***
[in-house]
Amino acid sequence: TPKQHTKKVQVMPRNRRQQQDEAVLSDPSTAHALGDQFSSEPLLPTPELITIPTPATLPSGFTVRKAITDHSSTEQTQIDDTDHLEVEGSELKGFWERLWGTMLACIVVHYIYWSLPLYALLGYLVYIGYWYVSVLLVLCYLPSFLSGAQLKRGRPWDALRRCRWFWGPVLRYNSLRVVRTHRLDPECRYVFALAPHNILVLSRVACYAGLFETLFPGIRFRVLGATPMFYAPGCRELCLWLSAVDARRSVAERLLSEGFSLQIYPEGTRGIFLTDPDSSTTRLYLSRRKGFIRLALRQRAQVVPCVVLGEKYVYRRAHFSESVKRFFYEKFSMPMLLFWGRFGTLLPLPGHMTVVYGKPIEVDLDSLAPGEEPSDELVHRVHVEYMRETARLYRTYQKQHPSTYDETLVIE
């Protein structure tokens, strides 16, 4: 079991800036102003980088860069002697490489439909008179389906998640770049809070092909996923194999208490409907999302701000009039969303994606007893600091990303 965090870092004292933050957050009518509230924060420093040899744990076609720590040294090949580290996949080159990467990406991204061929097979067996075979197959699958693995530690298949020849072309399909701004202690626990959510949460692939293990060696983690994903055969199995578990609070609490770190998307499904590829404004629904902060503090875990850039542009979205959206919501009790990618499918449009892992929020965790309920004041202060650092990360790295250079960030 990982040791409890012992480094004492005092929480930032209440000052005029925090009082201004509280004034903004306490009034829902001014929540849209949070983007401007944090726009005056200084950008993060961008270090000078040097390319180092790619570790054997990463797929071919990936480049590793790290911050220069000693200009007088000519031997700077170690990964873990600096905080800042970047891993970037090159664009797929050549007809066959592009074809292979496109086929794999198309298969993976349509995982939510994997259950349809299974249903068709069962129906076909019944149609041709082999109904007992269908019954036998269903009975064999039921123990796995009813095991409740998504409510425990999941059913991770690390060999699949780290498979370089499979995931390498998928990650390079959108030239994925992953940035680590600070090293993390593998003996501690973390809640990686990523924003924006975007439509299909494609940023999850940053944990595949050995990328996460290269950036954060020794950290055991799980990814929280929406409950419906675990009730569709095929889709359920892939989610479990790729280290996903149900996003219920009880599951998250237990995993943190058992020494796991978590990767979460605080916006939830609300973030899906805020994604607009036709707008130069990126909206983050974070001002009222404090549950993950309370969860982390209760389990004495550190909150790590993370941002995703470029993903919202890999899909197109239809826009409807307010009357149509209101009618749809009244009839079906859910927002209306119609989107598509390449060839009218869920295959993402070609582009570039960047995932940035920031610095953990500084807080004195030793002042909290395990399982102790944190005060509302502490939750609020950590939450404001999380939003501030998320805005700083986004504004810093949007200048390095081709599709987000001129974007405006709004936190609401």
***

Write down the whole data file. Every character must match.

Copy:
[in-house]
Amino acid sequence: TPKQHTKKVQVMPRNRRQQQDEAVLSDPSTAHALGDQFSSEPLLPTPELITIPTPATLPSGFTVRKAITDHSSTEQTQIDDTDHLEVEGSELKGFWERLWGTMLACIVVHYIYWSLPLYALLGYLVYIGYWYVSVLLVLCYLPSFLSGAQLKRGRPWDALRRCRWFWGPVLRYNSLRVVRTHRLDPECRYVFALAPHNILVLSRVACYAGLFETLFPGIRFRVLGATPMFYAPGCRELCLWLSAVDARRSVAERLLSEGFSLQIYPEGTRGIFLTDPDSSTTRLYLSRRKGFIRLALRQRAQVVPCVVLGEKYVYRRAHFSESVKRFFYEKFSMPMLLFWGRFGTLLPLPGHMTVVYGKPIEVDLDSLAPGEEPSDELVHRVHVEYMRETARLYRTYQKQHPSTYDETLVIE
């Protein structure tokens, strides 16, 4: 079991800036102003980088860069002697490489439909008179389906998640770049809070092909996923194999208490409907999302701000009039969303994606007893600091990303 965090870092004292933050957050009518509230924060420093040899744990076609720590040294090949580290996949080159990467990406991204061929097979067996075979197959699958693995530690298949020849072309399909701004202690626990959510949460692939293990060696983690994903055969199995578990609070609490770190998307499904590829404004629904902060503090875990850039542009979205959206919501009790990618499918449009892992929020965790309920004041202060650092990360790295250079960030 990982040791409890012992480094004492005092929480930032209440000052005029925090009082201004509280004034903004306490009034829902001014929540849209949070983007401007944090726009005056200084950008993060961008270090000078040097390319180092790619570790054997990463797929071919990936480049590793790290911050220069000693200009007088000519031997700077170690990964873990600096905080800042970047891993970037090159664009797929050549007809066959592009074809292979496109086929794999198309298969993976349509995982939510994997259950349809299974249903068709069962129906076909019944149609041709082999109904007992269908019954036998269903009975064999039921123990796995009813095991409740998504409510425990999941059913991770690390060999699949780290498979370089499979995931390498998928990650390079959108030239994925992953940035680590600070090293993390593998003996501690973390809640990686990523924003924006975007439509299909494609940023999850940053944990595949050995990328996460290269950036954060020794950290055991799980990814929280929406409950419906675990009730569709095929889709359920892939989610479990790729280290996903149900996003219920009880599951998250237990995993943190058992020494796991978590990767979460605080916006939830609300973030899906805020994604607009036709707008130069990126909206983050974070001002009222404090549950993950309370969860982390209760389990004495550190909150790590993370941002995703470029993903919202890999899909197109239809826009409807307010009357149509209101009618749809009244009839079906859910927002209306119609989107598509390449060839009218869920295959993402070609582009570039960047995932940035920031610095953990500084807080004195030793002042909290395990399982102790944190005060509302502490939750609020950590939450404001999380939003501030998320805005700083986004504004810093949007200048390095081709599709987000001129974007405006709004936190609401």